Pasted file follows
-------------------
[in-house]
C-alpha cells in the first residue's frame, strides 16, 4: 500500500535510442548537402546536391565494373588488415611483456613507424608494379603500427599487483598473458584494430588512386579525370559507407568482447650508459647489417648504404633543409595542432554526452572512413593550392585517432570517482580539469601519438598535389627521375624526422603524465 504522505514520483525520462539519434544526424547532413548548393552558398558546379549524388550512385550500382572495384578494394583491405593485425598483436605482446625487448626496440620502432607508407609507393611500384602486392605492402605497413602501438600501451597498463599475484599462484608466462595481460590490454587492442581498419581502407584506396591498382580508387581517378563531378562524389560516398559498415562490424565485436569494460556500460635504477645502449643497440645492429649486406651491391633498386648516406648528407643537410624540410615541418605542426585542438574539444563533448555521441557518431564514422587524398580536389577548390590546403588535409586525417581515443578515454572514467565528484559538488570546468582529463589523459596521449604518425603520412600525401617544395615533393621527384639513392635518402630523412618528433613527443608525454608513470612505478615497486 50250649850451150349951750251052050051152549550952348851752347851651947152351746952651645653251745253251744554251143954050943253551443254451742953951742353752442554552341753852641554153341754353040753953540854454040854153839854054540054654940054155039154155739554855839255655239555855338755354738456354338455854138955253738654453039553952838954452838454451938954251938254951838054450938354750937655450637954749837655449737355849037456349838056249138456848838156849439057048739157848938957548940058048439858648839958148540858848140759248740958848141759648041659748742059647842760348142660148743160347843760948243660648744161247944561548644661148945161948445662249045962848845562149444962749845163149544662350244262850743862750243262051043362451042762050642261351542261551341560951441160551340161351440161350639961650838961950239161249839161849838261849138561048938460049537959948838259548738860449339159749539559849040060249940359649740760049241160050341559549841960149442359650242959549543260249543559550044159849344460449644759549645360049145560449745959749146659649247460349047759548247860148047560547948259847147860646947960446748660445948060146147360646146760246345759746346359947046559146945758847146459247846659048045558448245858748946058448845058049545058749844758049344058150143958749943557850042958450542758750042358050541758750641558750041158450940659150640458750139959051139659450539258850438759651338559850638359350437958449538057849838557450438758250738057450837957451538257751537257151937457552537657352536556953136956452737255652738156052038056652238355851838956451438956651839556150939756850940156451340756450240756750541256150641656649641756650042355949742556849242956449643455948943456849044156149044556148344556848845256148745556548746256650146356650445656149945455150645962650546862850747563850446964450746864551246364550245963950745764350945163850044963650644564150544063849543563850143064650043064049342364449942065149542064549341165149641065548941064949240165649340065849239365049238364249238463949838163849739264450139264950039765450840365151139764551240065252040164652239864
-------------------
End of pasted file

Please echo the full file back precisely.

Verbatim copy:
[in-house]
C-alpha cells in the first residue's frame, strides 16, 4: 500500500535510442548537402546536391565494373588488415611483456613507424608494379603500427599487483598473458584494430588512386579525370559507407568482447650508459647489417648504404633543409595542432554526452572512413593550392585517432570517482580539469601519438598535389627521375624526422603524465 504522505514520483525520462539519434544526424547532413548548393552558398558546379549524388550512385550500382572495384578494394583491405593485425598483436605482446625487448626496440620502432607508407609507393611500384602486392605492402605497413602501438600501451597498463599475484599462484608466462595481460590490454587492442581498419581502407584506396591498382580508387581517378563531378562524389560516398559498415562490424565485436569494460556500460635504477645502449643497440645492429649486406651491391633498386648516406648528407643537410624540410615541418605542426585542438574539444563533448555521441557518431564514422587524398580536389577548390590546403588535409586525417581515443578515454572514467565528484559538488570546468582529463589523459596521449604518425603520412600525401617544395615533393621527384639513392635518402630523412618528433613527443608525454608513470612505478615497486 50250649850451150349951750251052050051152549550952348851752347851651947152351746952651645653251745253251744554251143954050943253551443254451742953951742353752442554552341753852641554153341754353040753953540854454040854153839854054540054654940054155039154155739554855839255655239555855338755354738456354338455854138955253738654453039553952838954452838454451938954251938254951838054450938354750937655450637954749837655449737355849037456349838056249138456848838156849439057048739157848938957548940058048439858648839958148540858848140759248740958848141759648041659748742059647842760348142660148743160347843760948243660648744161247944561548644661148945161948445662249045962848845562149444962749845163149544662350244262850743862750243262051043362451042762050642261351542261551341560951441160551340161351440161350639961650838961950239161249839161849838261849138561048938460049537959948838259548738860449339159749539559849040060249940359649740760049241160050341559549841960149442359650242959549543260249543559550044159849344460449644759549645360049145560449745959749146659649247460349047759548247860148047560547948259847147860646947960446748660445948060146147360646146760246345759746346359947046559146945758847146459247846659048045558448245858748946058448845058049545058749844758049344058150143958749943557850042958450542758750042358050541758750641558750041158450940659150640458750139959051139659450539258850438759651338559850638359350437958449538057849838557450438758250738057450837957451538257751537257151937457552537657352536556953136956452737255652738156052038056652238355851838956451438956651839556150939756850940156451340756450240756750541256150641656649641756650042355949742556849242956449643455948943456849044156149044556148344556848845256148745556548746256650146356650445656149945455150645962650546862850747563850446964450746864551246364550245963950745764350945163850044963650644564150544063849543563850143064650043064049342364449942065149542064549341165149641065548941064949240165649340065849239365049238364249238463949838163849739264450139264950039765450840365151139764551240065252040164652239864